Playwrights from the South have always figured largely in the Actors Theatre of Louisville's contribution of new work to the repertoire of American dramatic literature. What better way to commemorate the twentieth anniversary of the Humana New Festival of American Plays -- an event that has drawn upon the strengths of the South to garner international acclaim -- than to honor southern playwrights in a collection of works that have premiered at Actors Theatre of Louisville, most of which are previously unpublished. By Southern Playwrights makes available for the first time in print Marsha Norman's romantic comedy Loving Daniel Boone, novelist Harry Crews's only play, Blood Issue, and humorist Ray Blount Jr.'s ventures into one-act comedy, Five Ives Gets Named and That Dog Isn't Fifteen. Also included are novelist Elizabeth Dewberry's first play, Head On, Kentucky novelist and essayist Wendell Berry's The Cool of the Day, and Digging In, a remarkable array of Kentucky farm voices adapted for the stage by Julie Crutcher and Vaughn McBride. Southern playwriting is a distinctive voice in the American theater, a point eloquently made in the foreword by Jon Jory, producing director of Actors Theatre of Louisville since 1969. The literary works of the South, he writes, are dominated by "great language, family, strong women, religion, the land, and the past," all of which makes them wonderful for acting -- and for reading. Jory sees the key to the success of southern writing for the stage in this "speakability.... Actors love these plays because you can say them, and that, as they say, makes all the difference." This book is a rare assemblage of southern plays from the 1980s and 1990s by playwrights continuing the tradition of Tennessee Williams, Lillian Hellman, and Beth Henley, among others.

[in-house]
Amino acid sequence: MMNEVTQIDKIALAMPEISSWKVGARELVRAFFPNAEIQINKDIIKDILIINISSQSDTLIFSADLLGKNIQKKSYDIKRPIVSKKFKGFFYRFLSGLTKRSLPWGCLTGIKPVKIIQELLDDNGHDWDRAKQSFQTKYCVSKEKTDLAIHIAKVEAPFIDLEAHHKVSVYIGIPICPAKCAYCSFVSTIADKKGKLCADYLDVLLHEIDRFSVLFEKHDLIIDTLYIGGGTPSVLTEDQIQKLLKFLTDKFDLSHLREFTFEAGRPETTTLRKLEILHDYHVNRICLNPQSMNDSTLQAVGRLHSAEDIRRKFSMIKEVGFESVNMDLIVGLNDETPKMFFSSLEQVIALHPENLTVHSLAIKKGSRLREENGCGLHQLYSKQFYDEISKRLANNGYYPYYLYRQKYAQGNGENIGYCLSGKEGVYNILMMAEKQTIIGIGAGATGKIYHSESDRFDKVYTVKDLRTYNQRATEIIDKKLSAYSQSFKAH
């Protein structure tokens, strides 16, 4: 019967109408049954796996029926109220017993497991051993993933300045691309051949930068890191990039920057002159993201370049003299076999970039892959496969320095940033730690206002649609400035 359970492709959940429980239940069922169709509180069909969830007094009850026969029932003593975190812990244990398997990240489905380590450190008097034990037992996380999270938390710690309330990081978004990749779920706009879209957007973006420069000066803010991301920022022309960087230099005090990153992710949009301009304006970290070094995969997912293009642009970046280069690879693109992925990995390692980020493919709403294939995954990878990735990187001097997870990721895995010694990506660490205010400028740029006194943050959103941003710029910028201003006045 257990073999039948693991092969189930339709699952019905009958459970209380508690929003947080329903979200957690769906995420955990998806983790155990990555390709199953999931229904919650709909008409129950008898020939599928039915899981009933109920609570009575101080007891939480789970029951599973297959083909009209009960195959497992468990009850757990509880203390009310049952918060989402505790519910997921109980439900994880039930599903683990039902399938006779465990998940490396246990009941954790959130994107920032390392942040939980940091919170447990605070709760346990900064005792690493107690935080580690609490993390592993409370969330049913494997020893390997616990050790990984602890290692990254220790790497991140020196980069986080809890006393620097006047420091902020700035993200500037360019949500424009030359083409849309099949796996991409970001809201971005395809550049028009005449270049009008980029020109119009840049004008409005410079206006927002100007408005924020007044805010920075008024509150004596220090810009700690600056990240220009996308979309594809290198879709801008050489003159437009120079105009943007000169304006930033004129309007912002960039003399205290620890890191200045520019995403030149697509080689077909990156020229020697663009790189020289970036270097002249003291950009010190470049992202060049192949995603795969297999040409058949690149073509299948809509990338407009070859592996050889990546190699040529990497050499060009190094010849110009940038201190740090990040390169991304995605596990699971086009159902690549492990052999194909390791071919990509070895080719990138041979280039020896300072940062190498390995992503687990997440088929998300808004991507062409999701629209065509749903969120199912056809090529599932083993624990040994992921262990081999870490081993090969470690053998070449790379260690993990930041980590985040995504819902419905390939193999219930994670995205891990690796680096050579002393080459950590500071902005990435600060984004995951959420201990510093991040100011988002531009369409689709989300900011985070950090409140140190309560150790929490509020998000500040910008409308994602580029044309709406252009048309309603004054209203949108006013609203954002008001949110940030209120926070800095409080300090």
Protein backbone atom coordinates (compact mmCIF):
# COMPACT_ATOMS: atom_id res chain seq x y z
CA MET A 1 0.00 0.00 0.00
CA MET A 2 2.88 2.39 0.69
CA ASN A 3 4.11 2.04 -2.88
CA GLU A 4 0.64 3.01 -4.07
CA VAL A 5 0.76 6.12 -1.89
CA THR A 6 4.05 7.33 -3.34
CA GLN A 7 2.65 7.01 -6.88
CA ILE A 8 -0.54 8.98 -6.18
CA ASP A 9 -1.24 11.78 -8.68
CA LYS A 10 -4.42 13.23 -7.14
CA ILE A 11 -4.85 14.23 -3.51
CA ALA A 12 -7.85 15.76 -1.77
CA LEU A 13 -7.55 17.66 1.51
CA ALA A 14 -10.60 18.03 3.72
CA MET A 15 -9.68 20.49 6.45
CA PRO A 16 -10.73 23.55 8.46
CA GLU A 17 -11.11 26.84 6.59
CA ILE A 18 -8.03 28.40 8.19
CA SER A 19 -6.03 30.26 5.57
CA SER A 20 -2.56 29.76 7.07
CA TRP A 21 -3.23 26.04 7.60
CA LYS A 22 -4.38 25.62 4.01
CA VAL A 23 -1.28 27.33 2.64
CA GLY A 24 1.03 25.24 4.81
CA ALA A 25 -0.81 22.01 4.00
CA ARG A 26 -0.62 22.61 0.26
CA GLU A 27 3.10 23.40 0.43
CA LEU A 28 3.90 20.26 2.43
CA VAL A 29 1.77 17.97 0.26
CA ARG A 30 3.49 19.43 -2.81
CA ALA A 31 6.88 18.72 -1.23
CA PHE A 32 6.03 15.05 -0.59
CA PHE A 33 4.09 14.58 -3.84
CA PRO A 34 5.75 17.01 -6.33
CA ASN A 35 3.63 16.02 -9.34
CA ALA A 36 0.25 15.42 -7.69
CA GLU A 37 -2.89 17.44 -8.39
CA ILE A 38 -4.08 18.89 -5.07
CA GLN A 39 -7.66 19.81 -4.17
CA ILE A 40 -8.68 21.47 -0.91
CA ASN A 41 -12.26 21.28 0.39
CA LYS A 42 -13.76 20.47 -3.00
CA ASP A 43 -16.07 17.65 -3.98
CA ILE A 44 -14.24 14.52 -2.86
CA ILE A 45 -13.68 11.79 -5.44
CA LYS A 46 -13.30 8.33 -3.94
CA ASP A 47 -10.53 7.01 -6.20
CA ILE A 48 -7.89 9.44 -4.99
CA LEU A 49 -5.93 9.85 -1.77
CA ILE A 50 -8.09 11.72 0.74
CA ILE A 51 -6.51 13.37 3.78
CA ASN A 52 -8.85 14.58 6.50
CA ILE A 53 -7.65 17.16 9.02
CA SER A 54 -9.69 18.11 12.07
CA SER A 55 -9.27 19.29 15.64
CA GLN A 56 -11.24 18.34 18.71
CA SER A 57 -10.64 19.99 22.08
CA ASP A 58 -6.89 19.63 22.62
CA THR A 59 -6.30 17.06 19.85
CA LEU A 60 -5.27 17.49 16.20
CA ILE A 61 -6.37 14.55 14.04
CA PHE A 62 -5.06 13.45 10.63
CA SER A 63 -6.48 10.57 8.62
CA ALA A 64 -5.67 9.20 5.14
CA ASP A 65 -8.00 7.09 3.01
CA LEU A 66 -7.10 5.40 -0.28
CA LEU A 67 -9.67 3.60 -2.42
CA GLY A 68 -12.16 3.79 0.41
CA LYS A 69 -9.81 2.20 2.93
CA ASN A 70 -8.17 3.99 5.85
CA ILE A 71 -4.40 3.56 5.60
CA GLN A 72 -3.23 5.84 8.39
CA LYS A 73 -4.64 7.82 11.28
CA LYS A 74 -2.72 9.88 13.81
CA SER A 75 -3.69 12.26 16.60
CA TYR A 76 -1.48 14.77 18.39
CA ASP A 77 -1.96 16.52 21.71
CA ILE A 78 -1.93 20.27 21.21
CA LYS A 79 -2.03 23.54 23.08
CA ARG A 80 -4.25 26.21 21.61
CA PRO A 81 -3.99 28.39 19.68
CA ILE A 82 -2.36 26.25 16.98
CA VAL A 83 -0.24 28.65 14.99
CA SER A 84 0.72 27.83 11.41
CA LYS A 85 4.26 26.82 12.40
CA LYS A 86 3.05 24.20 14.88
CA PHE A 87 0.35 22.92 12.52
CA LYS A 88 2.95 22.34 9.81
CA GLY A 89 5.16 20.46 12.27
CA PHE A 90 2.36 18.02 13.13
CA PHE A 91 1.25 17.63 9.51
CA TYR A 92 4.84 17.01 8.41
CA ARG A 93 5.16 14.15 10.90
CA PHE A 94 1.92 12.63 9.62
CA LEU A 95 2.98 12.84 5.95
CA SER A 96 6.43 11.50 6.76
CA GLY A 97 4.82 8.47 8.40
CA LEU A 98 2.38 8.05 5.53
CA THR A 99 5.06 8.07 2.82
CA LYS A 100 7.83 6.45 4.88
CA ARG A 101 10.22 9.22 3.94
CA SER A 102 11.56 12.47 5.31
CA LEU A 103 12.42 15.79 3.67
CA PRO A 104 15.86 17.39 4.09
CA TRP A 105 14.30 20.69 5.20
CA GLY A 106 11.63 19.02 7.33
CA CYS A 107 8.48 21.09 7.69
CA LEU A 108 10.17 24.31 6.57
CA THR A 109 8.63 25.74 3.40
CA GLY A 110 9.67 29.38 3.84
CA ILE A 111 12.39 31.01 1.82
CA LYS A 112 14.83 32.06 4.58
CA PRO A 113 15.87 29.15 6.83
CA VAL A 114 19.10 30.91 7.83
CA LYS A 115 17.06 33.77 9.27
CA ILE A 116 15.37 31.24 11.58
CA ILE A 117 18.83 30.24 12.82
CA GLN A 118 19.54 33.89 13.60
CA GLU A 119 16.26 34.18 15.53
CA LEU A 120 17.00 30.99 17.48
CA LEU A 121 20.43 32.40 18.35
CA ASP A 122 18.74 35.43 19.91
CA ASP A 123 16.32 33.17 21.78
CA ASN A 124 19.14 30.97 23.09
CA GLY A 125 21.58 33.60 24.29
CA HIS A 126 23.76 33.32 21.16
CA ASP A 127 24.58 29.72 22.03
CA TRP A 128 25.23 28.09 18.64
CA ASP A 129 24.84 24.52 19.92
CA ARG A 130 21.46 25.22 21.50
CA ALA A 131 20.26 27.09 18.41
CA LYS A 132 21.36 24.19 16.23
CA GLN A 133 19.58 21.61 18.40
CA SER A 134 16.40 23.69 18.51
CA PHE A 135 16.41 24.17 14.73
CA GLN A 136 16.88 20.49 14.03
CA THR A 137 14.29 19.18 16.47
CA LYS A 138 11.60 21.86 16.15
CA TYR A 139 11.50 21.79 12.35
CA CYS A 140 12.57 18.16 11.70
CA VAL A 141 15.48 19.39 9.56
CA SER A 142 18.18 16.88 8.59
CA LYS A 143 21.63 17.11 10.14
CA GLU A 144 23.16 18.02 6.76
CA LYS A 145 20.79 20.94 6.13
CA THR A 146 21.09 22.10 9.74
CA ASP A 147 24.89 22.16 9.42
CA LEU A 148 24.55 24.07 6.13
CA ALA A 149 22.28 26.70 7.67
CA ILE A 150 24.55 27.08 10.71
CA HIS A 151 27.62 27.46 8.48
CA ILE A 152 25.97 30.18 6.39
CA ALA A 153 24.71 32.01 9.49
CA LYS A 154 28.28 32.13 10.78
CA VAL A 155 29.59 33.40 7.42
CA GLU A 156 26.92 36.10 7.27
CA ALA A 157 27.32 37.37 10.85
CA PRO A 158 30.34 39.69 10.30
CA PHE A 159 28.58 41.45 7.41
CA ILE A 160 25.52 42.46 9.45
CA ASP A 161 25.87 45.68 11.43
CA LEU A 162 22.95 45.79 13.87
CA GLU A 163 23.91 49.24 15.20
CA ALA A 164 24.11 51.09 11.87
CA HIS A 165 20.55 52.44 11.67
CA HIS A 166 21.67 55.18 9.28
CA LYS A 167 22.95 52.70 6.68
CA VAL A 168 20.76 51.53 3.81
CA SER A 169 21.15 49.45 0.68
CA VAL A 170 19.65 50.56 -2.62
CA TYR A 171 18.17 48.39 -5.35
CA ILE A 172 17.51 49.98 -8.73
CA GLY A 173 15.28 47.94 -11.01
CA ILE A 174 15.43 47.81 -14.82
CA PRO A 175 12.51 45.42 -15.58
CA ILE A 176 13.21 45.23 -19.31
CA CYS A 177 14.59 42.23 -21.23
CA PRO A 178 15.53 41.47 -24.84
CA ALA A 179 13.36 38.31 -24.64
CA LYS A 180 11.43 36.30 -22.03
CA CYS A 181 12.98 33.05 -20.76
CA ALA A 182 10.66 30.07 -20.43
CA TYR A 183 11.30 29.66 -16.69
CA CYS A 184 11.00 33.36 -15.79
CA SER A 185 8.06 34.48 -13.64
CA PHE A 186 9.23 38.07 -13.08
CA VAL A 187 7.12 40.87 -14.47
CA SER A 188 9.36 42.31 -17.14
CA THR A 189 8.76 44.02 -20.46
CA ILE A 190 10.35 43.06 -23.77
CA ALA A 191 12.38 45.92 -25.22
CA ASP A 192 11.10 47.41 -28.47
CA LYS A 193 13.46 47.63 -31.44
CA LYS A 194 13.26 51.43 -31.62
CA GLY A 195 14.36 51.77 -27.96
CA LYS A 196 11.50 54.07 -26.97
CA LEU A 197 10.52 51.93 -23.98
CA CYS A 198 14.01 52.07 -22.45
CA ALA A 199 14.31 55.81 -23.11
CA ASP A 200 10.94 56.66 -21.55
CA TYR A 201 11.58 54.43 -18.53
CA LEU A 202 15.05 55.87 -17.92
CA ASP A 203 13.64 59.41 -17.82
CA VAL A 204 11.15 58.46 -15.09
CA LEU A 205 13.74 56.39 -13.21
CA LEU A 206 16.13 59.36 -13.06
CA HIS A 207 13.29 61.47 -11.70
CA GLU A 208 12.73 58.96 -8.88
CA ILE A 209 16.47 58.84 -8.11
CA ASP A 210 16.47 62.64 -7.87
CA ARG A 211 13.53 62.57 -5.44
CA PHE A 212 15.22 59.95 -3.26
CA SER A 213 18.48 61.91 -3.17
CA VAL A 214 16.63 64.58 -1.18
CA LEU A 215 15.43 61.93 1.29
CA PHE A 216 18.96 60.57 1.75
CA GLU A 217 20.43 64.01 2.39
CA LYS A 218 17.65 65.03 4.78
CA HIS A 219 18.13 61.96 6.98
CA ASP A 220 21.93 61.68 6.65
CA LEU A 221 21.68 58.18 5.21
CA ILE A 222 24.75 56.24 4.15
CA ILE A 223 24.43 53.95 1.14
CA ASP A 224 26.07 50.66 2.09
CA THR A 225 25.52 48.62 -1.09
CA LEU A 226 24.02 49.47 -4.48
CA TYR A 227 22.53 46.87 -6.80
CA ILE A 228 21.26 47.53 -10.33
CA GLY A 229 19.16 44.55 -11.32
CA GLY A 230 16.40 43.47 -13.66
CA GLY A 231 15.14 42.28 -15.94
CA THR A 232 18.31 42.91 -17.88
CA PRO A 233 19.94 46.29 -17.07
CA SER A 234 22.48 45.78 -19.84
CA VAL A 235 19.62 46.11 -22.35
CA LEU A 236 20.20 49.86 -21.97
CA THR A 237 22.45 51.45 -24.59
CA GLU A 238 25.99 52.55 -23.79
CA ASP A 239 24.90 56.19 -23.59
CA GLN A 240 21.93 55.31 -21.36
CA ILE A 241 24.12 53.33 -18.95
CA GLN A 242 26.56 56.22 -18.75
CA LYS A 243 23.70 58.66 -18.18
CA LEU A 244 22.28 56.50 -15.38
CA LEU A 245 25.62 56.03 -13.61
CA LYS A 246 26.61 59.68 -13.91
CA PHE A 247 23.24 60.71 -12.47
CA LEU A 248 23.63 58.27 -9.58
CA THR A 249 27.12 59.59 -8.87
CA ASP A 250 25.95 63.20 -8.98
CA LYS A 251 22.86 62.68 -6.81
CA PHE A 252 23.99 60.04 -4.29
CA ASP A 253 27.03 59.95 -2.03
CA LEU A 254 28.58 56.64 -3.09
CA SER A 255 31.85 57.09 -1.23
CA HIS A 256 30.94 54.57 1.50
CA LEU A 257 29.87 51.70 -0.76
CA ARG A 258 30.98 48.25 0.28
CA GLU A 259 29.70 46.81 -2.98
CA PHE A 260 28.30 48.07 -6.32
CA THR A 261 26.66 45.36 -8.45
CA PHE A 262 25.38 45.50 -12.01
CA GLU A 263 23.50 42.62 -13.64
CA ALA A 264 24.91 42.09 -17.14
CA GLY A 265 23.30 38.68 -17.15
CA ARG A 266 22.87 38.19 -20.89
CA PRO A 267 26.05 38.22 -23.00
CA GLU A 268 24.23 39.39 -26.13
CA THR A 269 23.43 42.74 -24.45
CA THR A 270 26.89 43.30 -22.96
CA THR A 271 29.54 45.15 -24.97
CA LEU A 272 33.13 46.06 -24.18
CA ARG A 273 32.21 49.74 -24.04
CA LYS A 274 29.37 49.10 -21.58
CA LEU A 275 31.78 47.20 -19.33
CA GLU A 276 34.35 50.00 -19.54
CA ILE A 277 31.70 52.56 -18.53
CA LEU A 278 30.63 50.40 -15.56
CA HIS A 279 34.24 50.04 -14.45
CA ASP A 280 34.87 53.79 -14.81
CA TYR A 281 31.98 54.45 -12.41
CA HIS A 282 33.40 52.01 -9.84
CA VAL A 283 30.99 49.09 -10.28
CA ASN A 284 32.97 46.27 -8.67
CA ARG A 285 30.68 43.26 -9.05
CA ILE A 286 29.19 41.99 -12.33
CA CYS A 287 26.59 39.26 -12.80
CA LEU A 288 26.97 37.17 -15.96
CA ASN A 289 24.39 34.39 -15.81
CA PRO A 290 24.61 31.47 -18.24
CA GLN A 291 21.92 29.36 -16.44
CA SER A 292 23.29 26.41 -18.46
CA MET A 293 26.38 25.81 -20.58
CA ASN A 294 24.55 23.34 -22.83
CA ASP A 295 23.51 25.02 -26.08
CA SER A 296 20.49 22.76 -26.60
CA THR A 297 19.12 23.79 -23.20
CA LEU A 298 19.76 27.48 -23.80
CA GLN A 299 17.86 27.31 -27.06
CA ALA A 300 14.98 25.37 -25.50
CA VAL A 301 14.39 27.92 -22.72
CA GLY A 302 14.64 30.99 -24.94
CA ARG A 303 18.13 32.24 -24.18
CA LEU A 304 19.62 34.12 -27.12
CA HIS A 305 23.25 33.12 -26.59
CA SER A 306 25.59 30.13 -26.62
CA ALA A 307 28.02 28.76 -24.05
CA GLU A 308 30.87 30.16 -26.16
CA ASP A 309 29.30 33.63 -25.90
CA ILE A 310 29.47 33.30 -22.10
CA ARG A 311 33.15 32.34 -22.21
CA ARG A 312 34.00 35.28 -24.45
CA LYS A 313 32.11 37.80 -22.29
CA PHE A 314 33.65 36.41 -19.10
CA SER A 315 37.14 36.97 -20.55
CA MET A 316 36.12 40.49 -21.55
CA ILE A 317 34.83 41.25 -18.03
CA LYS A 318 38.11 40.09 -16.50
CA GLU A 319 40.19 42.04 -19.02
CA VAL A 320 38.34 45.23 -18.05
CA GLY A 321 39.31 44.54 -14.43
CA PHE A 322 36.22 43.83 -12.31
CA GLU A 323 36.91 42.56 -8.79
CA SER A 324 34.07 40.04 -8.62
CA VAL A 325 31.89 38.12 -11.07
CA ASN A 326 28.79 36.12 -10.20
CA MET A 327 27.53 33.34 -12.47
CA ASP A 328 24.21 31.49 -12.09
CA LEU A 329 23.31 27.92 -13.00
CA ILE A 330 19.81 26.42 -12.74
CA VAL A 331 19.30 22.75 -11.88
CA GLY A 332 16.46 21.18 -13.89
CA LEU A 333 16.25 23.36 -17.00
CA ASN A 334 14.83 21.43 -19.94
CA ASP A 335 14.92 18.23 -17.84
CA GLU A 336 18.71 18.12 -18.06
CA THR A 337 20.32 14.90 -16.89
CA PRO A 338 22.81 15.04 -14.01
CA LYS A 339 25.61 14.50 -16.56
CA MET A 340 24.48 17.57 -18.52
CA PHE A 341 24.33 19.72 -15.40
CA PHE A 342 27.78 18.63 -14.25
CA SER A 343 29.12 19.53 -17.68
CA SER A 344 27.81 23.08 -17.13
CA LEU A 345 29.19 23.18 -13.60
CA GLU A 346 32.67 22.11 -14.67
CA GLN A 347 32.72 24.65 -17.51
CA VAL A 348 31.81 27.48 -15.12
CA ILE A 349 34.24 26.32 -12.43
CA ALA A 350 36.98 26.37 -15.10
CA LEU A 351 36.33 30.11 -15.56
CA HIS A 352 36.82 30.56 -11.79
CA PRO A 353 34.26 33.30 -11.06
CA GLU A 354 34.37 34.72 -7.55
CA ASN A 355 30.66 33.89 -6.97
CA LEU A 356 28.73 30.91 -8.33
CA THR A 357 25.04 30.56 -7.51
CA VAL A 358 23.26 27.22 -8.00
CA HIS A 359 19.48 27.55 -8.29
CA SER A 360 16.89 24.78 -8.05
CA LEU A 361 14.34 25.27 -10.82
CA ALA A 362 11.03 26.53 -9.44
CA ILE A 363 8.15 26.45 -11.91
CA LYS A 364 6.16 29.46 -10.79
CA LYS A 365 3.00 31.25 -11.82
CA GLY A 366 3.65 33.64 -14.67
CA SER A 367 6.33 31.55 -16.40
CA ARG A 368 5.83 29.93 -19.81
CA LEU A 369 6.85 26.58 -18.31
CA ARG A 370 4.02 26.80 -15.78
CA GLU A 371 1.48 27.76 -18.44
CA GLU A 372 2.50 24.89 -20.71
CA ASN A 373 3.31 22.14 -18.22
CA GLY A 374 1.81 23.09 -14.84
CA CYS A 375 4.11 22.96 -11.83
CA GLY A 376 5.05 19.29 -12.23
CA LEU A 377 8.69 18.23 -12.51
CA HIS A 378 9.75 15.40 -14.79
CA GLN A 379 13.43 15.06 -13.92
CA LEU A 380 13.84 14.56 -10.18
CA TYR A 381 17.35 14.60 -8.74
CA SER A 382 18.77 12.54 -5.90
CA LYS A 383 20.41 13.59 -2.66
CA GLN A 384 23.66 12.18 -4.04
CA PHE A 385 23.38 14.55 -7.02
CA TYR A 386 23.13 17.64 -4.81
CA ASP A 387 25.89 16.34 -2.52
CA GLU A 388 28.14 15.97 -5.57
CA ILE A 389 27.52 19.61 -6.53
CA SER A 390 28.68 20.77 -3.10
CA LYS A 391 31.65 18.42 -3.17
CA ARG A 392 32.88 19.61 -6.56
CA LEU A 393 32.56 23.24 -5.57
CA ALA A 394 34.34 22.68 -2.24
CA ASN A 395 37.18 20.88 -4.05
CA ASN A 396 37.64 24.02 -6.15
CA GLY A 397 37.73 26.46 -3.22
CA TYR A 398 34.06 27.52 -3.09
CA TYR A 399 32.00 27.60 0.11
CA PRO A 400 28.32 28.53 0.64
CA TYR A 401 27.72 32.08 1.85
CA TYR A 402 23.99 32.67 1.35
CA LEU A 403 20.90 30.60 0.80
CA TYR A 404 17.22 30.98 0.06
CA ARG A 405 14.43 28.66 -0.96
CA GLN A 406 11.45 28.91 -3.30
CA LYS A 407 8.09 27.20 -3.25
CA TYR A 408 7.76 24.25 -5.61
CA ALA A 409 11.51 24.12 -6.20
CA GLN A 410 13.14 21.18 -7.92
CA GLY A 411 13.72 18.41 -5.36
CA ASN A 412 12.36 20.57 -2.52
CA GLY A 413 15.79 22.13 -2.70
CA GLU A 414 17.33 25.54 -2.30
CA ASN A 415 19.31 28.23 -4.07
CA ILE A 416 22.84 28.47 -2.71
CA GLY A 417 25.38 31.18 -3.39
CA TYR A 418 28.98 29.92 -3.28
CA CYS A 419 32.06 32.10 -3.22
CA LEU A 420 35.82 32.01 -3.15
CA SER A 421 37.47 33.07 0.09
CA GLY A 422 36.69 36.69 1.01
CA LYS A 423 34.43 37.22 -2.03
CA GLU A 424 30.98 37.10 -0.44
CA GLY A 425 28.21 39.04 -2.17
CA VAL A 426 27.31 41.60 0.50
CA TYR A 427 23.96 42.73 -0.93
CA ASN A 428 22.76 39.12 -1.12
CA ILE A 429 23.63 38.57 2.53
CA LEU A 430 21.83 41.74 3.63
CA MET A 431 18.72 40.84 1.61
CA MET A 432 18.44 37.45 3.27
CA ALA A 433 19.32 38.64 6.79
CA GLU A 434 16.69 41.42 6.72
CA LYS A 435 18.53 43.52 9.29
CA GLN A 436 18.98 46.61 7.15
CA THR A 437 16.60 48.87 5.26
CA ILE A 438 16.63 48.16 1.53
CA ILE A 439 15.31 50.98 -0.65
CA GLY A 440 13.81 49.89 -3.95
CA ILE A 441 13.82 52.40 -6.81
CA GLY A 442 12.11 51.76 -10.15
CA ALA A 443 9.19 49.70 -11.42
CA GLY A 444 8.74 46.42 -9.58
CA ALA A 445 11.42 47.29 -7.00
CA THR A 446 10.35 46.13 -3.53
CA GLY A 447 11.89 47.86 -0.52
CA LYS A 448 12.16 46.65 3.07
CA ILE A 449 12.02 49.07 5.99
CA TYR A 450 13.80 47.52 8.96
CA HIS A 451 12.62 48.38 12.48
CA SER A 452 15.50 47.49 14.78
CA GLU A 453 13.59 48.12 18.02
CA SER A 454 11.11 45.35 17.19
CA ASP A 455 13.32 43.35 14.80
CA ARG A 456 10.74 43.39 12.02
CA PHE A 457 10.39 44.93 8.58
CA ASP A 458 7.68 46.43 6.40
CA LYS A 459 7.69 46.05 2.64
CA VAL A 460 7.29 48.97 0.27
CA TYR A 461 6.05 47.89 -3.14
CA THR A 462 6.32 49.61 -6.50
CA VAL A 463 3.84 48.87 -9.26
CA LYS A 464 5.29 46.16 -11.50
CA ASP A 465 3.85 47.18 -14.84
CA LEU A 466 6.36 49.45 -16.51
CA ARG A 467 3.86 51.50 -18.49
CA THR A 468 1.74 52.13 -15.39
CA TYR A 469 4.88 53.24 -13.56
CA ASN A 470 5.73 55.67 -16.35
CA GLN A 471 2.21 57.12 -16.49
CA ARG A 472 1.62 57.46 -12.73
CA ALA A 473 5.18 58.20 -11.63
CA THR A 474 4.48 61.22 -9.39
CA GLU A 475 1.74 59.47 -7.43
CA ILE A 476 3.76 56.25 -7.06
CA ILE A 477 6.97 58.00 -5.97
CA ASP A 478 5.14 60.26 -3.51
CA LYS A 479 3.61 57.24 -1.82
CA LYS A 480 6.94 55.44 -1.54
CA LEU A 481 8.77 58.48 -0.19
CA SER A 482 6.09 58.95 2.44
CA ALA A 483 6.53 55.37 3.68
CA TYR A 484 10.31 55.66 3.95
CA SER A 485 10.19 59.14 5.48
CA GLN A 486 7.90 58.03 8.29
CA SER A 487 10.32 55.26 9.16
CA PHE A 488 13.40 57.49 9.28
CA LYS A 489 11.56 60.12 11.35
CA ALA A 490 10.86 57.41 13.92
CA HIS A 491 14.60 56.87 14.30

The Cool of the Day
Five Ives Gets Named
That Dog Isn't Fifteen
Digging In: The Farm Crisis in Kentucky
2: Goering at Nuremberg
Loving Daniel Boone
"The plays included in this volume provide good examples of fine Southern writing. They provide humor, serious drama, a sense of place and enough diversity for most readers to find them excellent entertainment." -- Daily News (Bowling Green, KY)